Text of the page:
An attempt to combine two major state agencies — the departments of health and human services — is progressing through the Legislature with support from Utah’s new governor.
“We feel the best way to be more efficient and effective as we deliver services to the public is to combine these two agencies together and try to break down those silos and get communication going,” said Rep. Paul Ray, who’s sponsoring legislation to set this merger in motion. “So that people aren’t going to two, three, four different places to get services.”
His bill, HB365, calls for consolidating the two agencies into the new Utah Department of Health and Human Services by July 2022 and lays out a transition process. Rather than bringing in a third party to spearhead the consolidation, Ray, R-Clearfield, says agency members will lead that effort.
By Dec. 1, the two agencies will have to prepare a written plan that lists all the tasks that need to be accomplished as part of the merger and presents a proposed organizational structure. The document should also include a plan for using office space and detail any worksite or service site changes that should happen during the consolidation.
Richard Saunders, executive director of the state health department, said he knows the proposal has created consternation among those who suspect public health will lose stature if it doesn’t have its own agency.
“We can assure people that that is well-known, that we need to be very well aware of that and that public health does retain a proper, balanced voice in all of this,” he said. “Because community prevention is key to population health.”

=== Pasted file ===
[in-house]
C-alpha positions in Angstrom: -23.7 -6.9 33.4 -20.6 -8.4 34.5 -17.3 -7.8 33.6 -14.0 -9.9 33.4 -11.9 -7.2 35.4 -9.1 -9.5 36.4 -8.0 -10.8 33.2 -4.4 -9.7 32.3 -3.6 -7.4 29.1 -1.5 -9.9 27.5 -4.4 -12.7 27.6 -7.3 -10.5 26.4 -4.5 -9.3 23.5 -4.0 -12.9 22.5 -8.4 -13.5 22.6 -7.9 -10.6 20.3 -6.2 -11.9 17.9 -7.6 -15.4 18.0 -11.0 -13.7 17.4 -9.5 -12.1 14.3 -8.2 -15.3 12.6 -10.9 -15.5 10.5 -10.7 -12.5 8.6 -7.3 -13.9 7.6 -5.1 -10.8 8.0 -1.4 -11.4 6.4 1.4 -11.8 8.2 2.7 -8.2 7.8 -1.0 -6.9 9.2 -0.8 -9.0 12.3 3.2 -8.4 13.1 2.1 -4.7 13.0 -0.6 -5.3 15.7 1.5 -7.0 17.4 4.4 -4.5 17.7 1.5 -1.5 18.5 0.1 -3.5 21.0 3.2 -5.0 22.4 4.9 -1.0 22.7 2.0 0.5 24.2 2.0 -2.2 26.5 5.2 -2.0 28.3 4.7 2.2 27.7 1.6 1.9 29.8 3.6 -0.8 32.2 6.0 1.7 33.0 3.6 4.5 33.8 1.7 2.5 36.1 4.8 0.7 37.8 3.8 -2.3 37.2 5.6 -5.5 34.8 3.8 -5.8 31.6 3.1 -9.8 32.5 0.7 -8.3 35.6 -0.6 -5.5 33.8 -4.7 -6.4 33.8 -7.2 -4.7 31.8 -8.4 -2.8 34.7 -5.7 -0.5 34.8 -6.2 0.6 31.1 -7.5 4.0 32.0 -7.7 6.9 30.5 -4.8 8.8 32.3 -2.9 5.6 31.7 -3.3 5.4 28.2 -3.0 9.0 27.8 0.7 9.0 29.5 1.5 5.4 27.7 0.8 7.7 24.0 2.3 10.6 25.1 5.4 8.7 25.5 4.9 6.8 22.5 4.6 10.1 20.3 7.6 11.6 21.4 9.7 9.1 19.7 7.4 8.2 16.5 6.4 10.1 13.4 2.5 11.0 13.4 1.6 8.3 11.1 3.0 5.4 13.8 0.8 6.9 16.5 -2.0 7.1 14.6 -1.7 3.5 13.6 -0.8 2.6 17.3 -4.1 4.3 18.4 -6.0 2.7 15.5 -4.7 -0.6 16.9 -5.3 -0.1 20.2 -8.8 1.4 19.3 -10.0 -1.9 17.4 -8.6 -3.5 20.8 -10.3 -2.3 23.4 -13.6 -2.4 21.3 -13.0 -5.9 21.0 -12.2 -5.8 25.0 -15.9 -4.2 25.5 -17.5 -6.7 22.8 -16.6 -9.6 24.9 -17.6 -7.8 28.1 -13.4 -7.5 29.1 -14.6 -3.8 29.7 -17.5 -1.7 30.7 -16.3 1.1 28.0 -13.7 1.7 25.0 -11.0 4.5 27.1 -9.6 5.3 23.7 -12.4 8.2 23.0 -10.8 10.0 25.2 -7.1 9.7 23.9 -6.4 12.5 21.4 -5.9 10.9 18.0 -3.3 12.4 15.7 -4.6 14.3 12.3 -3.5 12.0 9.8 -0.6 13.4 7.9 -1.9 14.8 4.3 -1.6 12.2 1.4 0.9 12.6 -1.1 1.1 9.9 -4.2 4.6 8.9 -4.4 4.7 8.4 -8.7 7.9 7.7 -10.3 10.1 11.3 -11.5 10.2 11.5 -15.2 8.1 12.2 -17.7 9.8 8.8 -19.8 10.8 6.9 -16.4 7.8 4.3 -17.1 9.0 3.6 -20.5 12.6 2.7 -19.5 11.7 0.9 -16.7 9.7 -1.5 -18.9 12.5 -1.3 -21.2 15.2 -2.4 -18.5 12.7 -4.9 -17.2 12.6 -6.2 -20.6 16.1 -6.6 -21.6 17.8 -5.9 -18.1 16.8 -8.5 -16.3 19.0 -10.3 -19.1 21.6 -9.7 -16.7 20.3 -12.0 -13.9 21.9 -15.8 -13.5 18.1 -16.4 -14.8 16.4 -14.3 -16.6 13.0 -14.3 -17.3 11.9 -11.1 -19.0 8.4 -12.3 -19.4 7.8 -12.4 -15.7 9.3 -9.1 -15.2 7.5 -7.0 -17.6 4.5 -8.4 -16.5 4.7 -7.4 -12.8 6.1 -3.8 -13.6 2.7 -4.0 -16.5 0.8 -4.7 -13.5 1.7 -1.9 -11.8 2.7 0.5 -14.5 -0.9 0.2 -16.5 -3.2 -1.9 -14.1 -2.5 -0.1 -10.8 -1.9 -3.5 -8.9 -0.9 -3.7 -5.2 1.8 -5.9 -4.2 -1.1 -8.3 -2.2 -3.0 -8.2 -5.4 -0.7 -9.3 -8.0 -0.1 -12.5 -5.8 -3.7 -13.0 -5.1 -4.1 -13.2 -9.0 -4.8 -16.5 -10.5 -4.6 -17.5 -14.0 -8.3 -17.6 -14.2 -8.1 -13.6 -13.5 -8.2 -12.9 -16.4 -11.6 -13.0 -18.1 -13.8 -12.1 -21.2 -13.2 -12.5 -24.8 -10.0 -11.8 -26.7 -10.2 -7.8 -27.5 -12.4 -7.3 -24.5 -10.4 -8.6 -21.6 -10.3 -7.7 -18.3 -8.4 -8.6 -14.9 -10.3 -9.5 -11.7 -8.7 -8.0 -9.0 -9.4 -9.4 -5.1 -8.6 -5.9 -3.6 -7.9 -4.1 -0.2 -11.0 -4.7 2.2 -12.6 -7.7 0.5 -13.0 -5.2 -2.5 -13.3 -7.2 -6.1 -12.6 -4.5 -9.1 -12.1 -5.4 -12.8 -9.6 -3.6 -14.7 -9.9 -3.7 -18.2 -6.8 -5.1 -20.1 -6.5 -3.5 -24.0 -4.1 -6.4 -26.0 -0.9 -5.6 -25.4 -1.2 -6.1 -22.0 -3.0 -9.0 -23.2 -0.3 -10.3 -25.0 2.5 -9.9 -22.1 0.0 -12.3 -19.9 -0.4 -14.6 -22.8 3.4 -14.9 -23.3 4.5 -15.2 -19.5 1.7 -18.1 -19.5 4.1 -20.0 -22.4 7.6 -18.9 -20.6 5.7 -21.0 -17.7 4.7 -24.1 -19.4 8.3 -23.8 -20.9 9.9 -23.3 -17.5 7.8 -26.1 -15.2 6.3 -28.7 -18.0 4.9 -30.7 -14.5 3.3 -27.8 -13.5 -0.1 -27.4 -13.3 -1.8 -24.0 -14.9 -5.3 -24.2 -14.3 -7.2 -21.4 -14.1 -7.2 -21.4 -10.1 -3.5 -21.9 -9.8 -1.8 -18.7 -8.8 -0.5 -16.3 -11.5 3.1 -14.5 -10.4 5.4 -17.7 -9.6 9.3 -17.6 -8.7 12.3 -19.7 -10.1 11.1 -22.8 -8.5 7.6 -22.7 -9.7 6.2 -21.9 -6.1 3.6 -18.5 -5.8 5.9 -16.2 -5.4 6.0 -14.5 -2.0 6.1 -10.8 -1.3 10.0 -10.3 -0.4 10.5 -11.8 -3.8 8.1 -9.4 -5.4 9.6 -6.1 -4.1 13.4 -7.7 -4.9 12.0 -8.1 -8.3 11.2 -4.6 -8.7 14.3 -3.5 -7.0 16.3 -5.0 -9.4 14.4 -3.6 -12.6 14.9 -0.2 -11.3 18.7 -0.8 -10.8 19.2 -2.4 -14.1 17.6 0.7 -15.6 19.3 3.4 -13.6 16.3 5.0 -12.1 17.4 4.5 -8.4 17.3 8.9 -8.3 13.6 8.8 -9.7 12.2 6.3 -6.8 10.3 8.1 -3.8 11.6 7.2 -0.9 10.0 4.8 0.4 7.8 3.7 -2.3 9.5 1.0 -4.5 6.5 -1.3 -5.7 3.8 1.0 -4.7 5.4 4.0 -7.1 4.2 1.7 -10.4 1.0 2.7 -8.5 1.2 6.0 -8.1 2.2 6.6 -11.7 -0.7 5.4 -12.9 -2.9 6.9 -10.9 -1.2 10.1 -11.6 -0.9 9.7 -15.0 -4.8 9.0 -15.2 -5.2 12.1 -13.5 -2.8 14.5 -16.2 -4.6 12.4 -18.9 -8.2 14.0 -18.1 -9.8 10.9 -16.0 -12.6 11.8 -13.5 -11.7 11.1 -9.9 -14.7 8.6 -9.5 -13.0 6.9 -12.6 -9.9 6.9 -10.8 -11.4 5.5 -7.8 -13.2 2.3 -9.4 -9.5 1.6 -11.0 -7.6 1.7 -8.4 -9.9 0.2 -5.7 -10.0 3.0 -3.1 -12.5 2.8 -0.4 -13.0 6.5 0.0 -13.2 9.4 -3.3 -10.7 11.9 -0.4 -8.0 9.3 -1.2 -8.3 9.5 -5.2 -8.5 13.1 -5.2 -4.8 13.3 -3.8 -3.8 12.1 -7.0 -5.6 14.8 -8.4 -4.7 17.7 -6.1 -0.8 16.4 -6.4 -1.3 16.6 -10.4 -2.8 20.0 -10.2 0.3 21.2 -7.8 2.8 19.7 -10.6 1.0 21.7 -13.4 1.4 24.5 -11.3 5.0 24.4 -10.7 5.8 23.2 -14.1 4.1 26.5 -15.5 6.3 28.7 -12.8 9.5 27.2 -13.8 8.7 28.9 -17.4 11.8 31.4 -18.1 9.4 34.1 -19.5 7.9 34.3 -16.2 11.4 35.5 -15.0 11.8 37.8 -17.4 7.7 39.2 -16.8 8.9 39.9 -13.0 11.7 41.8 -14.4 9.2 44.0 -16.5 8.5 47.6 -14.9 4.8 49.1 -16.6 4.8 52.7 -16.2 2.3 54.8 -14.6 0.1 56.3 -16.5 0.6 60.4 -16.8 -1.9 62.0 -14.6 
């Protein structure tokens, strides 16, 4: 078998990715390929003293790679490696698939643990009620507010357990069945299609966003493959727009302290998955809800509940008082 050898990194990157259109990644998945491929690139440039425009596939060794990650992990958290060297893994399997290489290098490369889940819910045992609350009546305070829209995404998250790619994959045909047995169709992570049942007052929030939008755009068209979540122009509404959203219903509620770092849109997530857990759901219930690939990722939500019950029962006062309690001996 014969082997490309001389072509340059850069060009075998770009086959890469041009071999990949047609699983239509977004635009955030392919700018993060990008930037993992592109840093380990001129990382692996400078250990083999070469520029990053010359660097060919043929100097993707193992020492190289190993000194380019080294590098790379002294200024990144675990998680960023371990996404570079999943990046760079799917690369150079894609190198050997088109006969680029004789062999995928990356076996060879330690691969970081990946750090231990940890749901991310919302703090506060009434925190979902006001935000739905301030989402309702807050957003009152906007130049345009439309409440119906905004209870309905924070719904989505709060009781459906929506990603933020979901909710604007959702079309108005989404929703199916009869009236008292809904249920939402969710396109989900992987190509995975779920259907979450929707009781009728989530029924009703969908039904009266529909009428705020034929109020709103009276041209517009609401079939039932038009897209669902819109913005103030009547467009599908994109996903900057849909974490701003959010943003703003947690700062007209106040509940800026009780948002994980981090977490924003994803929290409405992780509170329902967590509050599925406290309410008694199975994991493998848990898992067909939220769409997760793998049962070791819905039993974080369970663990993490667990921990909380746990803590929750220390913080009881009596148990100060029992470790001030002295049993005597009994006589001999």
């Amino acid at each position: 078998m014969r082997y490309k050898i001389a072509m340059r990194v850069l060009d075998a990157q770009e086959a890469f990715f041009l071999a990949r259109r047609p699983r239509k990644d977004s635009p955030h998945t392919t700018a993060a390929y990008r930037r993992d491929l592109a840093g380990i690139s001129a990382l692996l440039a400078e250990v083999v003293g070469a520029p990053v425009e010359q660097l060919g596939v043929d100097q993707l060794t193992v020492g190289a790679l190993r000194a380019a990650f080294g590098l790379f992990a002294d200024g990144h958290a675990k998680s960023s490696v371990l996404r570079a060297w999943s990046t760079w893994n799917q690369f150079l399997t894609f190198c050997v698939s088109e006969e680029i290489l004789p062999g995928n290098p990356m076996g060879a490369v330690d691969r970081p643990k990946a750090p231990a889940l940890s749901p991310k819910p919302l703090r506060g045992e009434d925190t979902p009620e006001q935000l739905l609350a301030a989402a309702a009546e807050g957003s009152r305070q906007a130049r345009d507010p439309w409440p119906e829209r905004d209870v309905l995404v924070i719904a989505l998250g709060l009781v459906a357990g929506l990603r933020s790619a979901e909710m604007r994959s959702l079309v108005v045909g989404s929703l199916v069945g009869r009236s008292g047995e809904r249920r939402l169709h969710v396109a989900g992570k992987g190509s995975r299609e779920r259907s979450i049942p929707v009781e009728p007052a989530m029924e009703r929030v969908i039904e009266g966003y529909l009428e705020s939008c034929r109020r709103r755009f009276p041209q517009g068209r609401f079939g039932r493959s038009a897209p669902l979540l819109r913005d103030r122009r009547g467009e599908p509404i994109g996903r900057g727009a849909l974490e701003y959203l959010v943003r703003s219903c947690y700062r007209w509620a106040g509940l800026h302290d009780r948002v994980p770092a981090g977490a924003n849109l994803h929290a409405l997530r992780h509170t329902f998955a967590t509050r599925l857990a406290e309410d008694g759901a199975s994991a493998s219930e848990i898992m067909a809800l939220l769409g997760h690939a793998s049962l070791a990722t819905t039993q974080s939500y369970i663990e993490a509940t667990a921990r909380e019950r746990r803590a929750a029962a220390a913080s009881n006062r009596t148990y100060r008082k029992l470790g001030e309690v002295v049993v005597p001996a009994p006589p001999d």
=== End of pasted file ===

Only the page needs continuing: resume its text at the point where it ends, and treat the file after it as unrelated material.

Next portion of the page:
But Saunders argues that there are advantages to integrating physical and behavioral health services into a single agency — such as creating a better environment for collaboration and information sharing. Tracy Gruber, who heads the state’s human services department, noted that clients who have behavioral health needs are often also dealing with physical health needs.
Under Ray’s bill, the heads of both the health department and human services agency would be in charge of overseeing the transition process. The measure would also set aside $1.6 million in state money for any expenses that crop up during the merger, but Ray said he anticipates some of those funds would be left over at the end.
The House Health and Human Services Committee on Thursday passed the legislation, which will now advance to the full House.
Though the bill received unanimous committee approval, Rep. Marsha Judkins expressed some discomfort that the agencies want to handle the entire process in-house, comparing the consolidation to a marriage involving partners who assume they’ll work together seamlessly.
“And they get married and they realize, wait, I didn’t know that you wanted to share my bank account,” the Provo Republican said. “And it just seems to me that this big of a process and this important of a process needs maybe some expertise in process.”
Ray said Gov. Spencer Cox and he will be keeping close watch on the transition and can tap into the set-aside funds if it becomes clear the state needs to call in reinforcements from the outside.
Todd Losser, executive director of the Utah Public Employees Association, said representatives from his group have met with Cox and have been given reassurances that the consolidation won’t lead to job cuts. State agencies are already highly efficient, Losser said, adding that his association wants to help “ensure a smooth transition for public employees and to continue the gold standard we have established.”
Courtney Bullard with the Utah Health Policy Project said her group agrees that the state could improve coordination between the health and human services agencies but shared “concerns over how this merger will actually improve efficiency and the potential for unintended consequences.”
Bullard also shared reservations about the bill’s proposal to shift certain Medicaid eligibility functions from the health department to the Utah Department of Workforce Services.
The timing of the proposal, which is coming as health agencies are grappling with the COVID-19 pandemic, could also be problematic, said Bullard, who suggested that lawmakers study the merger during the interim rather than proceeding right now.
“We just do not think that now is the time to implement a big change,” she said.